A team from the University of California Santa Barbara has developed a technique for continuous monitoring of the saturation of drugs in the bloodstream. While technology has existed to monitor saturation at intervals, and to continuously monitor certain specific substances like glucose, this is the first potentially modular, continuous sensor.
This could allow doctors to more quickly and accurately determine the right dosing for a sensitive medication in a personal, customized way. The sensor is called MEDIC, which stands for microfluidic electrochemical detector for in vivo continuous monitoring.
"MEDIC’s real-time measurement capabilities could establish a new paradigm in therapeutic drug monitoring, with immediate applications in acute care," Brian Scott Ferguson and his co-authors wrote in a paper published in Science Translational Medicine. "As reported in the literature, drug dosing strategies based on pharmacokinetic models using physiological parameters such as sex, mass, or body surface area often fail to capture clinically important inter- and intrapatient variability. This may, in part, account for the inconsistencies often observed in response to therapy, wherein patients receiving similar doses of DOX, for example, exhibit markedly different toxic and therapeutic responses."
The team has tested the sensor in rats and on a simulated bloodstream, but has not yet done a human trial. In theory, the small biosensor would be hooked up to a probe, which is inserted into a vein. The probe consists of a molecule called an aptamer attached to a gold electrode, with a filter to keep out blood cells. In rats, scientists were able to detect doxorubicin, a cancer drug, and kanamycin, an antibiotic.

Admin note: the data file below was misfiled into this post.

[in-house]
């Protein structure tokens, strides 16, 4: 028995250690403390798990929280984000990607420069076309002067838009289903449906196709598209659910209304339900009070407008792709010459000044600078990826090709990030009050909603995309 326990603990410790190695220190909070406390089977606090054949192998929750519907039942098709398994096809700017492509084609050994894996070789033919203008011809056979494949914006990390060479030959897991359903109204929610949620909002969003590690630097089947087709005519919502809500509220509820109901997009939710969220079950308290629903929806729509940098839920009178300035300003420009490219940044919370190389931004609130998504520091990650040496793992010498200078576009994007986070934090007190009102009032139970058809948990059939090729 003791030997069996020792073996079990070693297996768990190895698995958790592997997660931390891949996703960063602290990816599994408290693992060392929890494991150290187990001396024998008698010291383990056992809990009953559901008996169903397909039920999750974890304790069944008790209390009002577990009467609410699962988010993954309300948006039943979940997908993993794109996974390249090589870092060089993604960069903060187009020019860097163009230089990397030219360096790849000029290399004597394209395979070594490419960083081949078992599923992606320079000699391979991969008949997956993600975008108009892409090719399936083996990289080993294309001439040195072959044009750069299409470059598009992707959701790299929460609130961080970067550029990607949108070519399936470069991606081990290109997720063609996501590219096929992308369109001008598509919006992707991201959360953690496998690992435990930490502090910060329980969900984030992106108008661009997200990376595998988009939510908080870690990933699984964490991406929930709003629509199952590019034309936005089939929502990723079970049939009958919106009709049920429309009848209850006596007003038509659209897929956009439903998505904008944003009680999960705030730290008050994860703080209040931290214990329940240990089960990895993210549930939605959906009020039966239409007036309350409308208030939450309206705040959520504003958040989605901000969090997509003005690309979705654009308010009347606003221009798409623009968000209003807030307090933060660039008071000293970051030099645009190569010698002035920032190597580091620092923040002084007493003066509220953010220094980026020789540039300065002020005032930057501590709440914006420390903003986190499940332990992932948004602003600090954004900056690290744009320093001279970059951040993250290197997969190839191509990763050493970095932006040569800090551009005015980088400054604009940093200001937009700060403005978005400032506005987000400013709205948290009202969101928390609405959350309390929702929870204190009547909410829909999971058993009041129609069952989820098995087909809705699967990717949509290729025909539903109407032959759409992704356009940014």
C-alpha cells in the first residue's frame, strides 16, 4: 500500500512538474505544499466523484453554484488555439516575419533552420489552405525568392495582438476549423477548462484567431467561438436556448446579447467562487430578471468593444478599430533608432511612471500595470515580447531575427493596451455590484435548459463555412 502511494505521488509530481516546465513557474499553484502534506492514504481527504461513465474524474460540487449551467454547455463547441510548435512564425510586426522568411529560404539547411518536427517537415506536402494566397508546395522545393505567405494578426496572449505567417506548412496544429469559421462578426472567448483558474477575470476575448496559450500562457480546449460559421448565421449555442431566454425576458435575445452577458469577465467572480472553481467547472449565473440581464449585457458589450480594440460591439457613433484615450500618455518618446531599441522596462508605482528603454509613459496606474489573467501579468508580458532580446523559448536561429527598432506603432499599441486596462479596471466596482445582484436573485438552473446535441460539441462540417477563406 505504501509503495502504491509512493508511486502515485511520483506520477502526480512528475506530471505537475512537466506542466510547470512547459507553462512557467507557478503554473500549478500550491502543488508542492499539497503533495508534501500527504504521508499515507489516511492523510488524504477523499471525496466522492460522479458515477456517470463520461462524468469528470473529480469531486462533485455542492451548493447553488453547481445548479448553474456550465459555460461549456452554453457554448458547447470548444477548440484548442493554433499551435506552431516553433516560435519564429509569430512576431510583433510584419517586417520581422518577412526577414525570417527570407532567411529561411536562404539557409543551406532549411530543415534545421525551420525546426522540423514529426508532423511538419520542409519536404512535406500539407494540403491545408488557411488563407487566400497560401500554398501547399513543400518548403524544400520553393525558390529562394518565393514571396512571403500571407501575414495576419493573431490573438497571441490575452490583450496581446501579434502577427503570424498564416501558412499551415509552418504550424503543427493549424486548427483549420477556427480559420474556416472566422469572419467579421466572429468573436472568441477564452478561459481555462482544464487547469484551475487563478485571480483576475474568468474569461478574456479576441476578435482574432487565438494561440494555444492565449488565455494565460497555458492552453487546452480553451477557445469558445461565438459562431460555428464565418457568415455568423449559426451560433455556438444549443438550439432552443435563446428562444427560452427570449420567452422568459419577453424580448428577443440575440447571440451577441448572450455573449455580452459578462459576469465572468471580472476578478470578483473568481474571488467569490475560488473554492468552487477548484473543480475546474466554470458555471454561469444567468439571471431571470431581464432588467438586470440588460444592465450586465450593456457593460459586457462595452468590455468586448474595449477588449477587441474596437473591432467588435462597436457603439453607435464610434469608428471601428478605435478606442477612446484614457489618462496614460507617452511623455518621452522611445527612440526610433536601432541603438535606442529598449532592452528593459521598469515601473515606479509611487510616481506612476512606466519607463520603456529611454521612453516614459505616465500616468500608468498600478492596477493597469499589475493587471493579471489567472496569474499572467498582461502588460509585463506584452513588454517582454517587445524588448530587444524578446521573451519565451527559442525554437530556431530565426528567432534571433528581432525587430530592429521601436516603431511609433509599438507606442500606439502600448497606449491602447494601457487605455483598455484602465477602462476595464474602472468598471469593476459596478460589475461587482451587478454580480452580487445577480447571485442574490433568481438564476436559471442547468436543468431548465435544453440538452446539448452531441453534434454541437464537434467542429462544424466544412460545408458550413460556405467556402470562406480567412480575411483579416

Continuous glucose monitoring, though still relatively new, is shaping up to be a game changer in diabetes management. It's one of the key pieces in the development of an "artificial pancreas" for patients with diabetes.
Unlike diabetes, which is a chronic condition, the MEDIC team's initial testing was for acute conditions. They only tested the probe for a few hours at a time, rather than for days or weeks. But longer term monitoring is only one of the team's future plans.
"We also foresee numerous opportunities for extending the capabilities of MEDIC, for example, simultaneously measuring the drug being administered as well as the biomarkers indicative of the patient’s response to that drug by integrating multiple probes into one device," they write. "This would facilitate a closed feedback loop between the drug and the patient’s response, which can then be adjusted to continuously deliver an optimal therapeutic dose in real time."
One area where this might be especially helpful, the authors suggest, is in regulating drugs for organ transplants, which are tricky to get right and potentially risky if incorrectly prescribed.